Access to Justice

The third pillar of the Aarhus Convention concerns the public’s right of access to justice and is reflected in the Article 9 of the Convention. This access to justice creates a level playing field between those defending individual rights (companies for example) and those defending the common good (environmental organisations) and also helps ensure consistent and effective implementation of the Convention’s access to information and public participation provisions.

Anyone, including individual citizens, NGOs, government officials, or companies can bring a case to court to enforce their right of access to information. However, when it comes to complaints about violation of public participation rights, or violation of environmental laws, this right is limited. The Convention encourages a broad interpretation of who has a right to bring a case to court.

The Aarhus Convention obliges Parties to abandon narrow restrictions on the availability of justice. Generally speaking, a person does not need an injury or special interest. The Aarhus Convention requires Parties to replace such old concepts with the new one: having a “sufficient interest”. A “sufficient interest” is determined by national law. The national law should give “wide access to justice”. If it does not, the law must be changed. National restrictions such as legislation or jurisprudence that are contrary to the objectives of the Aarhus Convention are not allowed. If public participation procedures are violated then obviously the public’s interests are harmed. To file an honest complaint about such violations is to show “sufficient interest” in the problem related to the decision-making procedure. NGOs do not have to prove “sufficient interest”.

Justice should not be “prohibitively expensive”. In many countries, the cost of justice had excluded citizens or groups from going to court. Parties have now committed themselves to preventing or removing such high cost barriers. Furthermore, the Convention requests procedures to be timely, fair and equitable.

In the case of a claim that participation rights have been violated, a person can challenge the “procedural legality” of the decision or act (or even a failure to act). The Convention also allows persons to challenge the “substantive” legality of such decisions, i.e. the actual substance of the decision may be challenged.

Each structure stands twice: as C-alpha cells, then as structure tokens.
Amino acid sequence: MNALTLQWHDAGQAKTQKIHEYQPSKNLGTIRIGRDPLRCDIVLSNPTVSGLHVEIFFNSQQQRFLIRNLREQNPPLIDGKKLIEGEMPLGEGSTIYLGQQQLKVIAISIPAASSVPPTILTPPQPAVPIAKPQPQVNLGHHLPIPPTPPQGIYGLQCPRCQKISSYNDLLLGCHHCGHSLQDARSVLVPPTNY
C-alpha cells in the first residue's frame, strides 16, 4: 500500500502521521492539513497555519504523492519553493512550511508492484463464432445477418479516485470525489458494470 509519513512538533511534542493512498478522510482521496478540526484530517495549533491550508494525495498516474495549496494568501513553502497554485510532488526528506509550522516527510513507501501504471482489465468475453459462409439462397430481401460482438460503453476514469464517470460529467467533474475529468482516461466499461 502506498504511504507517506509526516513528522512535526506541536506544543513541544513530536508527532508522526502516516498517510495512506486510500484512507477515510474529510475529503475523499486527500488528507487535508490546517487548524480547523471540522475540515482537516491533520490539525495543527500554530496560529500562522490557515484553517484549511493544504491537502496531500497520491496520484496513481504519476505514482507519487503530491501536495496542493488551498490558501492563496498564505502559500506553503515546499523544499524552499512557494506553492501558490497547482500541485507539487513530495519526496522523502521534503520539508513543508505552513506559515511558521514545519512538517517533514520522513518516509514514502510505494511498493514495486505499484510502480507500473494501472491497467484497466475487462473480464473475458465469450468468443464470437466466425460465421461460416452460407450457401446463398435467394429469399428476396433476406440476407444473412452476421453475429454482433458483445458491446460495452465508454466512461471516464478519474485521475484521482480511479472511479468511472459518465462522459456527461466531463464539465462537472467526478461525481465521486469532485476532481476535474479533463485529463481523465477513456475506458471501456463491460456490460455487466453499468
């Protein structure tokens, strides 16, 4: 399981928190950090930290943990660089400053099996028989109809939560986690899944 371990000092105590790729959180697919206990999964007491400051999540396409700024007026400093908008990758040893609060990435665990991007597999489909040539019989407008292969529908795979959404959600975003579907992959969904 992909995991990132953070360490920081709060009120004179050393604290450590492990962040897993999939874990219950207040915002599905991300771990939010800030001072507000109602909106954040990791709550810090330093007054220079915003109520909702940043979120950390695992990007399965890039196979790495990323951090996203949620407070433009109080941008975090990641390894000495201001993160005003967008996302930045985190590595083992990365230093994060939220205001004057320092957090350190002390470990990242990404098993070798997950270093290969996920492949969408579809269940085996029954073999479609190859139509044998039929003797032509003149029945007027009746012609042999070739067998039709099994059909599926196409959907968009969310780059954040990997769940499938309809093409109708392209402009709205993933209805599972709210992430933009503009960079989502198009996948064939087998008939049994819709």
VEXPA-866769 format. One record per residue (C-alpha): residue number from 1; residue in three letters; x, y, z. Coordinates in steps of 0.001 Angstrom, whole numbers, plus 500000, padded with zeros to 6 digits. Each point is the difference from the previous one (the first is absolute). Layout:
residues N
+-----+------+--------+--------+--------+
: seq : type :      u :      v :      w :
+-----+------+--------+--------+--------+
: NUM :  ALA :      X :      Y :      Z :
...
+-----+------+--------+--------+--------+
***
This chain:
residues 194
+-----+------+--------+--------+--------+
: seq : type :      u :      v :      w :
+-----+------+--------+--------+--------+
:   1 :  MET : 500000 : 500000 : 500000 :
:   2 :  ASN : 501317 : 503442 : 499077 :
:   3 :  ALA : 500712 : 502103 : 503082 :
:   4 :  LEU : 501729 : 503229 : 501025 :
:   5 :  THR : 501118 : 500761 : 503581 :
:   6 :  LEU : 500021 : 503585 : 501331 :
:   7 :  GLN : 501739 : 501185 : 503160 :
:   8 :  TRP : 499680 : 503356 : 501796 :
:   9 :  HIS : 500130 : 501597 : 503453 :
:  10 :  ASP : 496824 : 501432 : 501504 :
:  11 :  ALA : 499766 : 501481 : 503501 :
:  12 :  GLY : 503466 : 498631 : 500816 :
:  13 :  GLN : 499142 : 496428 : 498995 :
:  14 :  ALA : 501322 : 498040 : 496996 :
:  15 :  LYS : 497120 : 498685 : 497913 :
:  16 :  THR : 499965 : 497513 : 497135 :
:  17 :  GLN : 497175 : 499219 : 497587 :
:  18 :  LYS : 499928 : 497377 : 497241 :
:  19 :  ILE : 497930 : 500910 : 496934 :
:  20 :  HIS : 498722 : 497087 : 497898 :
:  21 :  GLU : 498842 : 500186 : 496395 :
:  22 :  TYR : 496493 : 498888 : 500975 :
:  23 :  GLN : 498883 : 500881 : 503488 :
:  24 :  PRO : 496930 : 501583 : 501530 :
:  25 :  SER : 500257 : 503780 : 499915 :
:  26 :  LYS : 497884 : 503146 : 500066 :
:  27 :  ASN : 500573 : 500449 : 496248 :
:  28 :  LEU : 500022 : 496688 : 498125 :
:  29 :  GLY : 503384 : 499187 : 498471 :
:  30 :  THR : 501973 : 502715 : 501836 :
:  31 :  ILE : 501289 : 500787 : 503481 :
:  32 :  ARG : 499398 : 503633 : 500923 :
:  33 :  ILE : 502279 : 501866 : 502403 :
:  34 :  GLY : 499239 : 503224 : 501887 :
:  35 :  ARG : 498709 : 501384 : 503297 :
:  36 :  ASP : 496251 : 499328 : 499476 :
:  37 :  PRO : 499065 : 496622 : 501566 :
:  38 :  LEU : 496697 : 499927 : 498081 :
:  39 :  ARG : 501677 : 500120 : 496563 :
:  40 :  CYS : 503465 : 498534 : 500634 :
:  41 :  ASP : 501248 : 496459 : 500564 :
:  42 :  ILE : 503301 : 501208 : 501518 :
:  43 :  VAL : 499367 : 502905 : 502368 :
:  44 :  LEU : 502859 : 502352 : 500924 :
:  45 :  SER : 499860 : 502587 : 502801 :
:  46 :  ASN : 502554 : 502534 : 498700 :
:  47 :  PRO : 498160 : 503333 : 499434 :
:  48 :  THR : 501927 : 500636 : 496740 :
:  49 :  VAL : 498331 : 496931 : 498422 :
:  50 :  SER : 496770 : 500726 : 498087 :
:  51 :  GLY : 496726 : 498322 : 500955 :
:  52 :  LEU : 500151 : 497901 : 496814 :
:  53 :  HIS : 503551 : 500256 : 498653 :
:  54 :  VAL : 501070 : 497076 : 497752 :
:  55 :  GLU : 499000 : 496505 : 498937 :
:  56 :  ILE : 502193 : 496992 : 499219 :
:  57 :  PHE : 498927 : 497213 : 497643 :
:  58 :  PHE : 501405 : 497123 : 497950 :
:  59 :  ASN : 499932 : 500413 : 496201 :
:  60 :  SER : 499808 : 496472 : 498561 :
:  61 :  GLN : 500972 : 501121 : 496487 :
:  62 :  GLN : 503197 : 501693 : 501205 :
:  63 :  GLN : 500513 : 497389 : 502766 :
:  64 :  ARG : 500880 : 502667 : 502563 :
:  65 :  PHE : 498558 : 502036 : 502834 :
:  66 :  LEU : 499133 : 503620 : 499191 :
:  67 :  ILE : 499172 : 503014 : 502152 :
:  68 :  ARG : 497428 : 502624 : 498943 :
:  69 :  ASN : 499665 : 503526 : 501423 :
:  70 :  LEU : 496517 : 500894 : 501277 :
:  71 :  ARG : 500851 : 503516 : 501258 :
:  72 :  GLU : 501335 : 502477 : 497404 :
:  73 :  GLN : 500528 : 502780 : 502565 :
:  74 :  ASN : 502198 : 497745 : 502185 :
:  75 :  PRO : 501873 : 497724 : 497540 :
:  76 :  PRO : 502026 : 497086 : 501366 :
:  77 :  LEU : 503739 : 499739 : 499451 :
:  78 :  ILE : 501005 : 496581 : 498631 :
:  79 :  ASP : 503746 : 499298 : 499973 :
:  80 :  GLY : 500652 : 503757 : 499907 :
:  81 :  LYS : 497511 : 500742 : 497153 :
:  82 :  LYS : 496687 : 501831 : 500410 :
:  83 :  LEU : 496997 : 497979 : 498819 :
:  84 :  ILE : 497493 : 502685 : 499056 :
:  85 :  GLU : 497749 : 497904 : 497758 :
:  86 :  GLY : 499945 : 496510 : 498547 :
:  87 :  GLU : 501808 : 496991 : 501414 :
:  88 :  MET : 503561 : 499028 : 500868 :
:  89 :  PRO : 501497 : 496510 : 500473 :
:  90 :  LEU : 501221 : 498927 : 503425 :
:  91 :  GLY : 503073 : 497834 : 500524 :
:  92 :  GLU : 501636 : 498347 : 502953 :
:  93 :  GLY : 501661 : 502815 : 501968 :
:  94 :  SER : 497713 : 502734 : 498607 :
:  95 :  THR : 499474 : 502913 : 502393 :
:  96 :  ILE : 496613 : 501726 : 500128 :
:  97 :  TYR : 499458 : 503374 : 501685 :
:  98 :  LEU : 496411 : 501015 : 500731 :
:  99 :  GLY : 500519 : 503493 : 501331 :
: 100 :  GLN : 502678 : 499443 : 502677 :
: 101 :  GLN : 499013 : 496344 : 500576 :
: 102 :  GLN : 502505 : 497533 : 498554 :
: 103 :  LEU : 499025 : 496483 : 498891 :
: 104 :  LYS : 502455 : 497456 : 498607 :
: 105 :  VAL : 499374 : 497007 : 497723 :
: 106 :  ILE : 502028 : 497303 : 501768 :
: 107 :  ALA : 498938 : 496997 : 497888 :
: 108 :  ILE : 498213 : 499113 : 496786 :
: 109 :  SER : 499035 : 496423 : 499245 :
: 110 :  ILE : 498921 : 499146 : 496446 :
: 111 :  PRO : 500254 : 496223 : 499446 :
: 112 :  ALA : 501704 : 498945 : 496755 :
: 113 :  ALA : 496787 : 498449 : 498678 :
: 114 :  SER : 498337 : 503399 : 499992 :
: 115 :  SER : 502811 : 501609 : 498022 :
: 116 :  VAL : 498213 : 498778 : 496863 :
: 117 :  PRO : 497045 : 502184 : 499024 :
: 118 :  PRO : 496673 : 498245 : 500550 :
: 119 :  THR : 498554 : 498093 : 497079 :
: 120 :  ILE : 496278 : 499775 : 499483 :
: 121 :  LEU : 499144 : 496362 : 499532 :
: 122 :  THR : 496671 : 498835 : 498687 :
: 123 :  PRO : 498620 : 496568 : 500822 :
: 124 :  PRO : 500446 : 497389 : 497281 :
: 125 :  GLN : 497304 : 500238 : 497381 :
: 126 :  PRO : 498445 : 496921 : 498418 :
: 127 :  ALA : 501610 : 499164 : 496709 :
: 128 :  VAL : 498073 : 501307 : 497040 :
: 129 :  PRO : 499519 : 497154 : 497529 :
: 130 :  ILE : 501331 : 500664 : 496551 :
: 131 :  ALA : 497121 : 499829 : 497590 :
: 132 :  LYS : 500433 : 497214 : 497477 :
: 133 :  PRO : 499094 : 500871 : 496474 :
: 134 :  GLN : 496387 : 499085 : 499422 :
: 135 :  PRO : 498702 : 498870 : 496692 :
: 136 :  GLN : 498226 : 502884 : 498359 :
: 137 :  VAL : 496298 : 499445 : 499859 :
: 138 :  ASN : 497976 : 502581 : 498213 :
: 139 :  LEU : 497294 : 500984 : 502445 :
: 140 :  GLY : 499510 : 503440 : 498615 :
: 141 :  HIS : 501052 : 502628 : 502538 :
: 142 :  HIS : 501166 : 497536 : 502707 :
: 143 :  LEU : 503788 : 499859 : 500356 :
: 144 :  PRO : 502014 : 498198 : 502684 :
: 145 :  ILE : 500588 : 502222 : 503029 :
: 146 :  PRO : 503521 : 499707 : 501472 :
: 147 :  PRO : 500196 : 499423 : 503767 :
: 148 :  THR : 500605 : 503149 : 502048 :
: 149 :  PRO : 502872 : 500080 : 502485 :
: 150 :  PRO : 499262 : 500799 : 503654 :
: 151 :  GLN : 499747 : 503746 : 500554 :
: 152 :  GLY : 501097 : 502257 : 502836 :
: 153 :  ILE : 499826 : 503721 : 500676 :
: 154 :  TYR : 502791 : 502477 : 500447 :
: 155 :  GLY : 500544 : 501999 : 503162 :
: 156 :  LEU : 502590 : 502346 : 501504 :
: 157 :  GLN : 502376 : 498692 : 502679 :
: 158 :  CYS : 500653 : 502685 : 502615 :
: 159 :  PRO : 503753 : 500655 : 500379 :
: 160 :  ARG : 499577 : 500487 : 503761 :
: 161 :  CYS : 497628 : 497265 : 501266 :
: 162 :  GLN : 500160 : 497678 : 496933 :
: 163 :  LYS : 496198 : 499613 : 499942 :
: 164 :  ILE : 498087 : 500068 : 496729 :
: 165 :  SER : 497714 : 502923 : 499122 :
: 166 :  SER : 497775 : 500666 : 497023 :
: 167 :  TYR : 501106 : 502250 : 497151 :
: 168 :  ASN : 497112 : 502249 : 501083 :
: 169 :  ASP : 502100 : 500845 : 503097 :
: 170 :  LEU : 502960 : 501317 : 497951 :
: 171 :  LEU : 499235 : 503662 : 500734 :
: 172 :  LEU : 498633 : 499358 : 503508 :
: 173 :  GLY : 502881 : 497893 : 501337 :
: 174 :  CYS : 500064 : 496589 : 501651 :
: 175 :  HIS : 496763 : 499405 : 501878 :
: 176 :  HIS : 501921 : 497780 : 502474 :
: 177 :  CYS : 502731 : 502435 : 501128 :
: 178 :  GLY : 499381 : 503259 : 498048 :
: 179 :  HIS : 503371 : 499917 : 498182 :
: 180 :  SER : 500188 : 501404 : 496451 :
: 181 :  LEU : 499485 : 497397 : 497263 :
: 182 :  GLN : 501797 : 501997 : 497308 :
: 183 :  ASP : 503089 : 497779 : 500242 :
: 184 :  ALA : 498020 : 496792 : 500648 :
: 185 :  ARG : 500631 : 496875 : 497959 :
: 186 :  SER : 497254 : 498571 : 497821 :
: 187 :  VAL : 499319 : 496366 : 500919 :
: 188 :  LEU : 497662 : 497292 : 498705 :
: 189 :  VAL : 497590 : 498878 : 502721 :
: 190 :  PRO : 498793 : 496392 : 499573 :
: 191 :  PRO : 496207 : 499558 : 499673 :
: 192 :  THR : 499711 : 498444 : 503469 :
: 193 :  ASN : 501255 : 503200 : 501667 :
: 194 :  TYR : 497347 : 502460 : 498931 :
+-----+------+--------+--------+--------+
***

In addition to the above requirements, parties have to ensure that members of the public (including ECOs) have access to administrative and judicial procedures to challenge acts and omissions of both private persons and public authorities who contravene provisions of its national law. A country may use established criteria that a person must meet before suing private persons or public authorities, but it may not completely prohibit access to justice.

The Convention requires national governments to provide effective remedies, including injunctions. An injunction means halting an activity by means of a court decision.

In order to follow the implementation of this part of the Convention the special body was established. The role of the Task Force on Access to Justice is to support the third pillar of the Convention by exchanging information on issues related to justice and examining good practices of the implementation of the Convention’s Article 9, including financial and administrative barriers to access to justice, the decisions on remedies, criteria for standing, organisational capacity, scientific and technical expertise, and the use of alternative dispute resolution mechanisms. It is also assigned with the tasks of organizing capacity-building activities and conferences around access to justice involving representatives from ministries of justice, the judiciary and other legal professions such as public interest lawyers and specific NGO representatives. The lead country for this Task Force is Sweden.

To follow the work of this Task Force, please go the the Aarhus Convention website by clicking here.

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